On Financial Impostor Syndrome, And Living Like A Rich Person
When it comes to money, it can be incredibly hard to feel like an adult. We go from the total financial incoherence of teenager-dom to the “you’re on your own”-ness of young professional with only a few college years in between. And it’s likely that, for many of us, college was not so much a “rigorous preparation for the realities of living on your own and taking care of your resposibilities,” so much as a “chance to accrue a lot of debt before you even know what it is, while largely ignoring your day-to-day financial life.” At some point, you wake up and you are a 20-something with bills and a job and a need to plan for the future, but no one ever really explained to you how it works. And you never really feel like you hit that sign in the road that said Adult, even if you hit several big milestones along the way.
Since I was a teenager, I’ve never known how to live below my means. Despite consistently working a job of some kind since the age of 14, I managed to squander nearly all of my sizeable savings by the age of 21 on a bunch of nice clothes, a few vacations, and a big car repair. The same patterns of spending-then-panicking have continued to this day, despite having made good progress elsewhere in my financial life, progress which has felt like pulling teeth to someone like me, who longs to just spend and not worry about it. No matter how much financial stability I achieve, I still feel like a Financial Impostor, living like a reckless kid who just got her first paycheck, instead of the professional adult I actually am.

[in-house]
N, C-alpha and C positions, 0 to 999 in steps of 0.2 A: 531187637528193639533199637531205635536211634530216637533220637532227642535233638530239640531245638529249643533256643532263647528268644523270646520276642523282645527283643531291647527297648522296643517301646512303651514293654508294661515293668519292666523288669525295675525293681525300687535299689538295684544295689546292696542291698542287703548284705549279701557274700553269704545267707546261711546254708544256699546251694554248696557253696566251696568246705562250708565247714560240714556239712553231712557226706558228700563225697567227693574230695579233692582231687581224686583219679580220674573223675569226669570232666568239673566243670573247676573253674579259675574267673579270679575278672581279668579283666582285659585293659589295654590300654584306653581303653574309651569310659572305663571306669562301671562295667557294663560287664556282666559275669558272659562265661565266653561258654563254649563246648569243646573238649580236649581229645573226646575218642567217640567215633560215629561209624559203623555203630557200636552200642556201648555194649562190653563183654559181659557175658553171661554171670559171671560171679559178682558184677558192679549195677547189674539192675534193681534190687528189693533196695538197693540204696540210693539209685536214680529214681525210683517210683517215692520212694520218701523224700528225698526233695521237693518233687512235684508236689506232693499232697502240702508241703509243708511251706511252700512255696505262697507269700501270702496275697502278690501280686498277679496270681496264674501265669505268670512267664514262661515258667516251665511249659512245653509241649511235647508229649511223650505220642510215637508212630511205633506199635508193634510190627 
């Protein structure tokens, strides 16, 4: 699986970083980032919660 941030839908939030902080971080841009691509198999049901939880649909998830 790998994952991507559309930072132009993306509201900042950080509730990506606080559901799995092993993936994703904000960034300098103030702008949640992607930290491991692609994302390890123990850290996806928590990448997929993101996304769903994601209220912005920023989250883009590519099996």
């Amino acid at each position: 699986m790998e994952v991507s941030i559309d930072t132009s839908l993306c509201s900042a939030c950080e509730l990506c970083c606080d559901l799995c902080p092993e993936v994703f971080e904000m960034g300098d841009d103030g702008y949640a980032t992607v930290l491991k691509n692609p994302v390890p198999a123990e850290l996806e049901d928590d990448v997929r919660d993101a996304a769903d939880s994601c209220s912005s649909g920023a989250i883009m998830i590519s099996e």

I would consider spending a chunk of my monthly income on a therapist to explain to me why this is but, at the risk of denigrating the process of psychotherapy, I think I can figure it out.
My family experienced some financial turbulence until I was about 11, at which point we became firmly middle-class, but always, always living well below our means. My parents, having gotten a taste of financial instability and discomfort, have been hardcore savers, resisting nearly all forms of credit and always in the process of flipping a property or project to profit. They squirrel away their money religiously and, considering my mother was mostly a SAHM and my father is self-employed, they’ll need it for retirement. They chose the life of the entrepreneur, which comes with its freedoms, but also with its permanent need to scrap, and to think ahead.